Campaigners such as former Chancellor George Osborne warned that a vote to leave the EU would cause “a profound economic shock”, and stock markets dived following the result.

But since then share prices have risen back above their pre-vote levels and fears of a recession are falling.

Here are the latest figures showing the UK’s performance since the vote.

Unemployment: down

The number of people claiming unemployment-related benefits dropped in July, falling 8,600 to 736,300. Figures from the Office for National Statistics also showed a substantial rise in employment and a 52,000 fall in unemployment in the three months to the end of June, indicating that there was no crash in hiring or rise in firing around the referendum.

Unemployment now sits at 4.9pc, its joint-lowest rate since 2005. The employment rate of 74.5pc is at the highest level since these records began in 1971. There was a slight hint of caution, however – the number of vacancies reported by employers slipped 7,000 compared to the previous quarter to 741,000, showing hiring rates may have slowed since the start of the year. 

Consumer spending: up

Britain’s shoppers went on a spending spree in July, sending retail sales up 5.9pc compared with the same month a year ago. Sales of goods such as jewellery and watches jumped particularly sharply, as well as shoes and vintage goods.

The boost may not all be generated by British households, however – the falling pound means goods in UK shops are suddenly cheaper for tourists, who may have gone on a splurge. Economists believe strong consumer spending should help support growth and reassure businesses that are worried by the referendum result.

Prices: steady

Consumer prices increased by 0.6pc in the 12 months to July, staying well below the Bank of England’s 2pc target.

As wages increased by 2.4pc in the 12 months to June, workers’ spending power increased by 1.9pc on the year – a positive sign for households and for the wider economy.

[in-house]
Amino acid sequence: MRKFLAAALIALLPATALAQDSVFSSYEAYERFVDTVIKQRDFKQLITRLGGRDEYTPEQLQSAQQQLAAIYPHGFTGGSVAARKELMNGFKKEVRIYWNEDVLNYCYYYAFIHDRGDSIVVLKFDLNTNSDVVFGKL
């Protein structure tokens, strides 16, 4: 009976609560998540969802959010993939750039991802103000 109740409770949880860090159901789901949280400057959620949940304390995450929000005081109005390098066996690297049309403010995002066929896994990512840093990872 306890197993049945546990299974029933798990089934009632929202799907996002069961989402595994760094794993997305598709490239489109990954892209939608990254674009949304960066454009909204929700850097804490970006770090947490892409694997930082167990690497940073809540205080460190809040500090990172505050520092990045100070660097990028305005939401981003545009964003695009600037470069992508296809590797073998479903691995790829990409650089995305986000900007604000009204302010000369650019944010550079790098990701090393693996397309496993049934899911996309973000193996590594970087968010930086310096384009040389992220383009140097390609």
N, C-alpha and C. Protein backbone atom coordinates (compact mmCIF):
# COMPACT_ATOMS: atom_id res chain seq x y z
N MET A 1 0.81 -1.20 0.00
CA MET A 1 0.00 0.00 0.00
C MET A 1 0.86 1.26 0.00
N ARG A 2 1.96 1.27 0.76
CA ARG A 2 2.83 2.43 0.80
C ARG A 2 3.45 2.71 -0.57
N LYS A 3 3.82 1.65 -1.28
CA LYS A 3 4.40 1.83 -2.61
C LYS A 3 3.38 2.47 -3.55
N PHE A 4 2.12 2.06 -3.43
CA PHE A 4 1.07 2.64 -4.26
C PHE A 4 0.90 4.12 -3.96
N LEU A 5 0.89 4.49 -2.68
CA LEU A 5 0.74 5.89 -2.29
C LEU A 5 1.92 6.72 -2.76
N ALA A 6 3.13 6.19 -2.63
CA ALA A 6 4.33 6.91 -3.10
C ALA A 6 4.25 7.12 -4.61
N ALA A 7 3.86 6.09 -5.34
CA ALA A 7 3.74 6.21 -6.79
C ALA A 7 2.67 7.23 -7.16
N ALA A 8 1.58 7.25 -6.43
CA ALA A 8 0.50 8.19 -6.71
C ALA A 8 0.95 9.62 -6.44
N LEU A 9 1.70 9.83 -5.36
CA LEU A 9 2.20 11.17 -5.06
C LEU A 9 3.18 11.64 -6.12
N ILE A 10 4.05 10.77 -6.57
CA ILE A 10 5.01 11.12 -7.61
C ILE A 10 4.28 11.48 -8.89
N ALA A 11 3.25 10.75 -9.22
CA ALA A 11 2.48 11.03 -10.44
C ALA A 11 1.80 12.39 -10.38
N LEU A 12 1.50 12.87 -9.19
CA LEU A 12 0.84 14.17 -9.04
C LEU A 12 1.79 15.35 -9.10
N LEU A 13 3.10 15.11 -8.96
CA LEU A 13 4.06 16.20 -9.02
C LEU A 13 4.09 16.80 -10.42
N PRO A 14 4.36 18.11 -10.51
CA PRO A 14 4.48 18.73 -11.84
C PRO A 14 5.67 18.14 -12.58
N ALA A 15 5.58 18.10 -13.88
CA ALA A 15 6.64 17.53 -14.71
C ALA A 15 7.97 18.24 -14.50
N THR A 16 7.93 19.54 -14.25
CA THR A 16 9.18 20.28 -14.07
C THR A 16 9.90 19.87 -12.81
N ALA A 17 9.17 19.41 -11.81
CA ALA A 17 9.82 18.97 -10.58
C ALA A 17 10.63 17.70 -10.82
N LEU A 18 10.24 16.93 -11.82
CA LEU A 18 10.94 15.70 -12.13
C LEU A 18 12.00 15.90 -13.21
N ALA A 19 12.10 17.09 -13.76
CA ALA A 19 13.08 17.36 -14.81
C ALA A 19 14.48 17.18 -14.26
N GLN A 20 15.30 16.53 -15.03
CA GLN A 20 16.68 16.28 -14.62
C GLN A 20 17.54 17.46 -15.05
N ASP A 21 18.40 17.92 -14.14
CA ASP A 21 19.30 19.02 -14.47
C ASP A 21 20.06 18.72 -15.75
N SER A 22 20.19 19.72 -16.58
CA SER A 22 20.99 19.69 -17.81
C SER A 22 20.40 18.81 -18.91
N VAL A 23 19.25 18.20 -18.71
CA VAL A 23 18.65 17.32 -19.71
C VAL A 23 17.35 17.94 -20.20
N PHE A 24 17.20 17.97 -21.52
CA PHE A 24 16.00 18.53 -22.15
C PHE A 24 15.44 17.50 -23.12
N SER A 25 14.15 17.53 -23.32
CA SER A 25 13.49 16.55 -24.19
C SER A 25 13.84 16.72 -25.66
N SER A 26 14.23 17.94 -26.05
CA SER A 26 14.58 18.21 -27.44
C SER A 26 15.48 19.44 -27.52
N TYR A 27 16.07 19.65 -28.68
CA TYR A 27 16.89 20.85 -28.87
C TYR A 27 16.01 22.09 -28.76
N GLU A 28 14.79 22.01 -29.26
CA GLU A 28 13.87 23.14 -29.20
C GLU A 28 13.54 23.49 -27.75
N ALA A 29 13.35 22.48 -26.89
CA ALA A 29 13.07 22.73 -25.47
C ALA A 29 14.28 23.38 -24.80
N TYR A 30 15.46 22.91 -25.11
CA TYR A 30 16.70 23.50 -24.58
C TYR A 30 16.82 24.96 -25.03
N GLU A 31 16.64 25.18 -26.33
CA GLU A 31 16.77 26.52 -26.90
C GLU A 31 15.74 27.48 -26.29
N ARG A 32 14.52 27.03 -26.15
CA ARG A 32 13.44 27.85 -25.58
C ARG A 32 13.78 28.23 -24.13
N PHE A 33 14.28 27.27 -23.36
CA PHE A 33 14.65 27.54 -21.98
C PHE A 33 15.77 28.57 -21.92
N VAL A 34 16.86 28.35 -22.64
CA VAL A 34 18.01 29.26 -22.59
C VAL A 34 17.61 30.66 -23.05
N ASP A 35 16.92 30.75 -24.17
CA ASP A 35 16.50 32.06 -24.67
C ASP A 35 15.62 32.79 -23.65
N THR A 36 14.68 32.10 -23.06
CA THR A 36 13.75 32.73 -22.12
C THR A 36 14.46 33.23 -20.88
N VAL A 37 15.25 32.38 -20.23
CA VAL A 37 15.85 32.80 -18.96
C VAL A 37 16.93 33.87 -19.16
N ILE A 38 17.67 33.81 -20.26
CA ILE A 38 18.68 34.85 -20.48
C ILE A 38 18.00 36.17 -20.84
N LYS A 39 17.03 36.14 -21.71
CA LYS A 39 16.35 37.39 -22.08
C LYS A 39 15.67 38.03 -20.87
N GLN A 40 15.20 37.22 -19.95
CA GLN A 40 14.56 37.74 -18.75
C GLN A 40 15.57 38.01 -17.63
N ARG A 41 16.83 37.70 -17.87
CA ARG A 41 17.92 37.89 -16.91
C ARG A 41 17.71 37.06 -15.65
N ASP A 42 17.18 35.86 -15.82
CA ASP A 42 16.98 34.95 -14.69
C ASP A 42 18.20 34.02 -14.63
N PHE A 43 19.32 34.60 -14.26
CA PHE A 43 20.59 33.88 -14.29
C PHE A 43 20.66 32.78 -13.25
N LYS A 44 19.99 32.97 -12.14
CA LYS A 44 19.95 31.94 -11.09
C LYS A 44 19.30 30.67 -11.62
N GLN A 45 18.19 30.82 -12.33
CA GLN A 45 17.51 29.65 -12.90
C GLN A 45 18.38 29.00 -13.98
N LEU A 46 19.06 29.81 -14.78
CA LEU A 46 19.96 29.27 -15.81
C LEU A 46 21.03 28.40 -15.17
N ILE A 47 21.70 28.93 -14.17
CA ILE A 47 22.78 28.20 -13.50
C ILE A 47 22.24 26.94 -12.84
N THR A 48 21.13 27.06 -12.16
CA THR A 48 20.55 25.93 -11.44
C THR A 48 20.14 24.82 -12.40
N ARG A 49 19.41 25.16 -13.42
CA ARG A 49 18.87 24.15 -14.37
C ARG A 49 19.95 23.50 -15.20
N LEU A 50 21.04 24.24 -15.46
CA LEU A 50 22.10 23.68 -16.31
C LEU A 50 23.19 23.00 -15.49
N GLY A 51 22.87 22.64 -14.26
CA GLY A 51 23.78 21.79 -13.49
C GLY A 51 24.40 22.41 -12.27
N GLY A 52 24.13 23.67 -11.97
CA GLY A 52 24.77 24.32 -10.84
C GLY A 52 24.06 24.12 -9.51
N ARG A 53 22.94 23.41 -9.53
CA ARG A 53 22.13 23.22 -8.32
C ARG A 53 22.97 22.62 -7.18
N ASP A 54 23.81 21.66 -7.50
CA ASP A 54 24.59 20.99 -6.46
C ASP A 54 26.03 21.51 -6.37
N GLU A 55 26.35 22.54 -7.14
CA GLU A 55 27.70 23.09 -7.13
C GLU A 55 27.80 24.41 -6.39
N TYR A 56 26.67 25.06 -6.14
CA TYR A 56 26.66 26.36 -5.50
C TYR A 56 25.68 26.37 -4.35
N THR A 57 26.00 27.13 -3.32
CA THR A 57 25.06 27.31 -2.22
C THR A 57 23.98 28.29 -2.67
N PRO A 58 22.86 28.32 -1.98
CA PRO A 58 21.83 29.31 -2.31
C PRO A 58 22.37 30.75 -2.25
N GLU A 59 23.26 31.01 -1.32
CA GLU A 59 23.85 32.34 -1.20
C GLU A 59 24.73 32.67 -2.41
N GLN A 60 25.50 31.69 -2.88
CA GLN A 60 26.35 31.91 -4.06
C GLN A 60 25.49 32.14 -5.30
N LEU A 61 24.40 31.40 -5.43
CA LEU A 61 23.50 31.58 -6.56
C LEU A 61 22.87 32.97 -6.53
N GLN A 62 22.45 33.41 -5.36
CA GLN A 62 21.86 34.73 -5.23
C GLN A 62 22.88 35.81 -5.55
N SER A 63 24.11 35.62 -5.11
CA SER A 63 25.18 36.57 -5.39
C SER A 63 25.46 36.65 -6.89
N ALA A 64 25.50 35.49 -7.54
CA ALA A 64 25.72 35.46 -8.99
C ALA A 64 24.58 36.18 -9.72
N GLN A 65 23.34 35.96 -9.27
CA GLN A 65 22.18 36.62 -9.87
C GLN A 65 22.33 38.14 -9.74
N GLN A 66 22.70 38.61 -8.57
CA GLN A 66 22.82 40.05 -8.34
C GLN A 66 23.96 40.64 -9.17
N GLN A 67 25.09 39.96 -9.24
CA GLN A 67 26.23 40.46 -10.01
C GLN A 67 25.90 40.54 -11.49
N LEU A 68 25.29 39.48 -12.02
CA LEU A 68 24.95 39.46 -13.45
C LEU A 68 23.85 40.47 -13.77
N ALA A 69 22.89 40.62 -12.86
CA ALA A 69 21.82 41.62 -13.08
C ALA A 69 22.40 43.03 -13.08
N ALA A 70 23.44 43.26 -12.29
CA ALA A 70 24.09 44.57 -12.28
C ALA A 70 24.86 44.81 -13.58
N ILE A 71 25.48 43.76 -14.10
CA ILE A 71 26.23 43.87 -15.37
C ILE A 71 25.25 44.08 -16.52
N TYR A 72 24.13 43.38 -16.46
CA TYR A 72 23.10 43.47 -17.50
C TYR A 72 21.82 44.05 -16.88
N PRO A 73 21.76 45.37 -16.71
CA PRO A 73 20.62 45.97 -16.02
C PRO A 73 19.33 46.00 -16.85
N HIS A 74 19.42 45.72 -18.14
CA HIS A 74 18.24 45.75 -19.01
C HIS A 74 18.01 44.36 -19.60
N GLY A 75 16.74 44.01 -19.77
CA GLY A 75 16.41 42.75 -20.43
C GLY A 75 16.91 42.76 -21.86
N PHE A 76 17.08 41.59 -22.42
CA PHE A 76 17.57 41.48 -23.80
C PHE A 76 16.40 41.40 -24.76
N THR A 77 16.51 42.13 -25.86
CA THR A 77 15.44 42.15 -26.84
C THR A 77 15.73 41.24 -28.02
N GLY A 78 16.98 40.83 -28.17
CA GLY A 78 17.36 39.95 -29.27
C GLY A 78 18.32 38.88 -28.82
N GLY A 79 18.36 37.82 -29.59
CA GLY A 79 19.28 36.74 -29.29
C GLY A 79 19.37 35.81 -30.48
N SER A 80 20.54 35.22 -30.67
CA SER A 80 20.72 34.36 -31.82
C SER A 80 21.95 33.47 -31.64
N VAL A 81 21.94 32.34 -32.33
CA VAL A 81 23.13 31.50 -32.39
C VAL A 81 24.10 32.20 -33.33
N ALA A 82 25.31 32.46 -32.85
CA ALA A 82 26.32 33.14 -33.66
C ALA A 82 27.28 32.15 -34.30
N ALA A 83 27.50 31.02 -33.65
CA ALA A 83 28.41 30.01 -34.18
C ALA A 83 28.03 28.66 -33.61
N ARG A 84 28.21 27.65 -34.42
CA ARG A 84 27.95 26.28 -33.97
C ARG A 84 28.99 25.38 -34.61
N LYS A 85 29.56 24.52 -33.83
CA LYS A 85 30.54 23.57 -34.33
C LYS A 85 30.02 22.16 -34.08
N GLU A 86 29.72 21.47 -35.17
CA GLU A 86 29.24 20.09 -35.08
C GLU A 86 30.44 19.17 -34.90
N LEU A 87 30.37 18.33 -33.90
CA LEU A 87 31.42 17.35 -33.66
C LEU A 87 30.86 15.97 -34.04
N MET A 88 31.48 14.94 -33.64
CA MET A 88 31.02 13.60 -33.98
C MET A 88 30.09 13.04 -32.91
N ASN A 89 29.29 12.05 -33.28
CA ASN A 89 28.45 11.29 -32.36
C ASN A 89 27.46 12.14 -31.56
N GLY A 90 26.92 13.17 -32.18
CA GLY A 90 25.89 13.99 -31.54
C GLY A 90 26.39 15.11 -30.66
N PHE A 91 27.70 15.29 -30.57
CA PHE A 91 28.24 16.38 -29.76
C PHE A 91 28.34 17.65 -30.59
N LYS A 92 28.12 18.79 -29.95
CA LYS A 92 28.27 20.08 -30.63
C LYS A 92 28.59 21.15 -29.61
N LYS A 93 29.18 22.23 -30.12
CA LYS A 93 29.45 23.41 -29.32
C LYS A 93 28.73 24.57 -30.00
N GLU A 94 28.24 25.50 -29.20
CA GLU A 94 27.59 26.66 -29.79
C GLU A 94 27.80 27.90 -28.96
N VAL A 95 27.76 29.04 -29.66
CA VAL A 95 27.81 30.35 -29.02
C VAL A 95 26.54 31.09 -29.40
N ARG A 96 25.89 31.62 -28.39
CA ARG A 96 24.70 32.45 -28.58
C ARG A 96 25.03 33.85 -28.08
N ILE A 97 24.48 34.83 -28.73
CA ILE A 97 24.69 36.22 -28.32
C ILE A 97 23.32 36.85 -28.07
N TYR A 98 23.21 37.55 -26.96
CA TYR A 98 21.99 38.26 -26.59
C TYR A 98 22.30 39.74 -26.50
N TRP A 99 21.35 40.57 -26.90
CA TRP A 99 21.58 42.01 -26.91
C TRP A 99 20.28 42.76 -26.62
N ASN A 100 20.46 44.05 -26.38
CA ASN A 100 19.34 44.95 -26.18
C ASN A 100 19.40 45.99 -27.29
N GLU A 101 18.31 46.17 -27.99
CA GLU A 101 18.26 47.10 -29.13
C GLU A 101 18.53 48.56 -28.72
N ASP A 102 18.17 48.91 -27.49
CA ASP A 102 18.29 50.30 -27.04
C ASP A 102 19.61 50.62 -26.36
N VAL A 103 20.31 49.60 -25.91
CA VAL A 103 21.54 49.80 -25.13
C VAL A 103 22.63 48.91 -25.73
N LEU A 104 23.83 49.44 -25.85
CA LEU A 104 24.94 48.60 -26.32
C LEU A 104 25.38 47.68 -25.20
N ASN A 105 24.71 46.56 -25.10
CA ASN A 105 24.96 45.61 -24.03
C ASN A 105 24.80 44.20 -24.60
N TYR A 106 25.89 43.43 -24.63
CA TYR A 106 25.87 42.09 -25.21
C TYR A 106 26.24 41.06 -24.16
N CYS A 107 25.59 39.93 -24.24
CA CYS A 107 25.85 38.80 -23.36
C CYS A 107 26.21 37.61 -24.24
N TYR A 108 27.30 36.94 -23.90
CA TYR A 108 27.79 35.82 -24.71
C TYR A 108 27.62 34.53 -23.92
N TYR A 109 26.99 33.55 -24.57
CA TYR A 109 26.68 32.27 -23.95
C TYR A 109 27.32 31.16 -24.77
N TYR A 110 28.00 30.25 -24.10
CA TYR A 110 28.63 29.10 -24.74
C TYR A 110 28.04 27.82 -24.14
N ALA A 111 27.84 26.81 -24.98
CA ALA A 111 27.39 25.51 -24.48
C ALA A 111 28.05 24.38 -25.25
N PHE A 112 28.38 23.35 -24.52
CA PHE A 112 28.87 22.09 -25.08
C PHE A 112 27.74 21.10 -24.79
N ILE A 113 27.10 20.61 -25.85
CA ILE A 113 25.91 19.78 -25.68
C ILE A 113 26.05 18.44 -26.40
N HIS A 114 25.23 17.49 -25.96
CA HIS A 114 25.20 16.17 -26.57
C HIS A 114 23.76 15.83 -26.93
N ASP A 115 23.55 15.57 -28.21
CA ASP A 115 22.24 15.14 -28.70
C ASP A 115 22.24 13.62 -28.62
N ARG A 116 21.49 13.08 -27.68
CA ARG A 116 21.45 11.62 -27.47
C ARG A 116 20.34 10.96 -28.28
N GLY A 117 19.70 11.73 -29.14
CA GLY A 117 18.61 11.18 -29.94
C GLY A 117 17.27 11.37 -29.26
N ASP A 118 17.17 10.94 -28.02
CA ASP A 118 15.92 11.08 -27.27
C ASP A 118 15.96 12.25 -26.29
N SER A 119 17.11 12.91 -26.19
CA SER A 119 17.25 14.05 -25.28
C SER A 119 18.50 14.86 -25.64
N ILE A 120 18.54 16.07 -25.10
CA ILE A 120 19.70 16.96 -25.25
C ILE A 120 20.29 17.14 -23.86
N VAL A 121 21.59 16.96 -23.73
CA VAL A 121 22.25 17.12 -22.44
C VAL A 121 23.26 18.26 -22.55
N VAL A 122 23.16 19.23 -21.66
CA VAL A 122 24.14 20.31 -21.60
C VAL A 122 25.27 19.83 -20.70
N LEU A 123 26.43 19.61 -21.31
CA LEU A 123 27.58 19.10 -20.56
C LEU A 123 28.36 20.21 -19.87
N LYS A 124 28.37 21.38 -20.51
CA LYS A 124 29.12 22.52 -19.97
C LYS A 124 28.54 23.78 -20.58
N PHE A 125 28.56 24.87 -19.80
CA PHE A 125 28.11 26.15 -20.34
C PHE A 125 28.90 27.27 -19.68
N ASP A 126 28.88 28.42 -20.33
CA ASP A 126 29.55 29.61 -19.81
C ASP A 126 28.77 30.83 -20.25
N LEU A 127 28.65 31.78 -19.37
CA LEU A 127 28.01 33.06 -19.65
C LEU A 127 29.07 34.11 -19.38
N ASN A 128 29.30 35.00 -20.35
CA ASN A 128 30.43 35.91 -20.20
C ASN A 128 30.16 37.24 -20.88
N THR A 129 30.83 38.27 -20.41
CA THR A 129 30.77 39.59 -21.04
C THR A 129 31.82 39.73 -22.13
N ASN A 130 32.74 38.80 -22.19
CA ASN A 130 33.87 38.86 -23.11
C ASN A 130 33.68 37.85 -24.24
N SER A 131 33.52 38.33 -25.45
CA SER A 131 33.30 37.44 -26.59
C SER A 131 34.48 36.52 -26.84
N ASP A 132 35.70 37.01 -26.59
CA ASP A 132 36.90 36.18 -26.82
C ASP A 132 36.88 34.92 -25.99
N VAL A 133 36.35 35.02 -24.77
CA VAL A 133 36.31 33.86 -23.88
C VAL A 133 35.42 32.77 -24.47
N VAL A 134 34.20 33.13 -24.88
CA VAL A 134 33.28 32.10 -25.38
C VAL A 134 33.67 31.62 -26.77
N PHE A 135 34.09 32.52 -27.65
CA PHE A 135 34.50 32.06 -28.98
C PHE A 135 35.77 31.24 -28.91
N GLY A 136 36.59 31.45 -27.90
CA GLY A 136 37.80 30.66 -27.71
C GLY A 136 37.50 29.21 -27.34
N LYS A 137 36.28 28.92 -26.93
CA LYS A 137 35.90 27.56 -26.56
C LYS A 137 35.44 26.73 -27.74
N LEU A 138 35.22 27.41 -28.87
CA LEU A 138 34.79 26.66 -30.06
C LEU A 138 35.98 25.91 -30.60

Inflation did tick up from 0.5pc in the year to June, however, and in July hit the highest rate for 20 months. The price of imported goods will rise because of the pound’s weakness, pushing up inflation further. Economists believe inflation will hit 2pc next year with some even forecasting CPI of 3pc by the end of 2017. If that outstrips wage growth then, in time, consumers will suffer a hit to their spending power. 

Budget deficit: worse

The government has already warned that it will abandon its previous plans to run a budget surplus by the end of this parliament, and July’s borrowing figures showed the first sign of that. Although the Treasury ran a surplus of £1bn in the month – receiving more in taxes than it spent – that is down £0.2bn on July of 2015.

For the year so far the government's annual borrowing is down £3bn compared with 2015’s performance, but the first post-referendum number shows a deterioration for the month. Although tax payments reflect in part business activity that has already taken place, any slip in financial performance could be a sign that the government’s plans were already moving off track before the vote – so the Treasury is in a worse position to cope with any economic slowdown in the months ahead. 

Forecasts: no recession